What Bowl Game Will Illinois Get Slotted Into? Here's What We Know

Becoming bowl-eligible is a stepping stone in the evolution of a college football program, and the University of Illinois this year will be in a bowl game for the second time in the last eight seasons.

The Illini, who finished with an 8-4 record this season, will not play in the Big Ten championship game after Purdue was able to beat Indiana over the weekend, but they should get a solid bowl bid as a result of their ascent this season.

How does that process work? Here are four games that Illinois fans should circle on their calendar and a primer on how it's decided.

The Basics:

The Big Ten has contracts in nine different bowl games. The tops among those are the College Football Playoff and the Rose Bowl.

If the Big Ten sends a team to the playoff, then the second-best record in the conference generally gets a bid to the Rose Bowl.

Illinois will not get into any of those games with their 8-4 record, and they likely won’t get slotted into the Citrus Bowl either. That game is top-dog among the remaining contests, and in all likelihood that will be where Purdue will end up if they lose to Michigan in the Big Ten championship game this weekend.

The Bidding Process:

The way the bidding process works is that bowls are slotted into a specific order, and they are given their choice of the remaining bowl eligible teams in the Big Ten. There are nine such teams this season:

Michigan (12-0), Ohio State (11-1), Penn State (10-2), Maryland (7-5), Purdue (8-4), Minnesota (8-4), Illinois (8-4), Iowa (7-5), Wisconsin (6-6)

Organizers typically take into account a variety of factors when choosing teams, including the national profile of the team involved, the geographical proximity to a team, and the likelihood that the team will help drive TV ratings or ticket sales.

Since the odds are against Illinois getting into the Citrus Bowl, here are four games that Illinois fans should circle on their calendar:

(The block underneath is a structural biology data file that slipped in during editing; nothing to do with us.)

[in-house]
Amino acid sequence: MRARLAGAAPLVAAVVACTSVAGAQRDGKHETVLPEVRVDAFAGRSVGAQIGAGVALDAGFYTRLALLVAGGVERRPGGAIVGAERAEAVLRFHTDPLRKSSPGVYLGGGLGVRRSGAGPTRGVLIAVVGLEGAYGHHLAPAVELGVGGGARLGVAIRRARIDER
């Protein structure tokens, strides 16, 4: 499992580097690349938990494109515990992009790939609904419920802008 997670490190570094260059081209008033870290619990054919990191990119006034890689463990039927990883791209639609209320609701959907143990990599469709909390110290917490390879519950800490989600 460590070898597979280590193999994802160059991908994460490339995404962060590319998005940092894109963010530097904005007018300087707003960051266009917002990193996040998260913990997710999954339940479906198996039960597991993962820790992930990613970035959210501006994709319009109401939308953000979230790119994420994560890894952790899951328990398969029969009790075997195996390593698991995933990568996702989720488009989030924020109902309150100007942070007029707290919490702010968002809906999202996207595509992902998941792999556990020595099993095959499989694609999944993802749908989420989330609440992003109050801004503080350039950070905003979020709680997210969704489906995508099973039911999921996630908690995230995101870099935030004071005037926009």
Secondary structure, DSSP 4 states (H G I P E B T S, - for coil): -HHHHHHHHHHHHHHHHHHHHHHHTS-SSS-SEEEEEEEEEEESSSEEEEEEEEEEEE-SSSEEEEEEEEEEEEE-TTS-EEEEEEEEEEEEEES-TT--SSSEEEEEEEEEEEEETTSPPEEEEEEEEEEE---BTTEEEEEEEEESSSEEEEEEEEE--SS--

Dec. 29: Pinstripe Bowl

This game, played at Yankee Stadium in the Bronx, will kick off at 1 p.m. Central time on ESPN. The game pits the Big Ten against a team from the ACC.

The contest occupies the sixth spot in the bidding process, meaning that Illinois may not make it down to that slot.

Dec. 30: Duke’s Mayo Bowl

The fourth-bid in the process goes to the Duke’s Mayo bowl, which will be contested at Bank of America Stadium in Charlotte, home of the NFL’s Carolina Panthers.

The contest will kick off at 11 a.m. on ESPN, and will pit a Big Ten squad against a team from the ACC.

Dec. 31: Music City Bowl

This game, contested at Nissan Stadium in Nashville, will take place at 11 a.m. on New Year’s Eve, and will be televised on ESPN.

This bowl game has the fifth-priority for choosing Big Ten schools, and will pit its representative against a team from the SEC.

Jan. 2: ReliaQuest Bowl

Formerly the Outback Bowl, this game is played at Raymond James Stadium, home of the Tampa Bay Buccaneers.

This game has the third-highest priority among bowl games when choosing Big Ten teams, and the chosen school will play an opponent from the SEC.

Other Games:

On the off-chance that Illinois isn’t chosen for any of the aforementioned games, they could potentially play in the Guaranteed Rate Bowl, contested at Phoenix’s Chase Field, or the Quick Lane Bowl, contested at Detroit’s Ford Field.

When Will the Games be Chosen?

Typically, bowl game bids are revealed after the final College Football Playoff rankings are unveiled. That will take place on Sunday morning following the conclusion of conference championship games this weekend.

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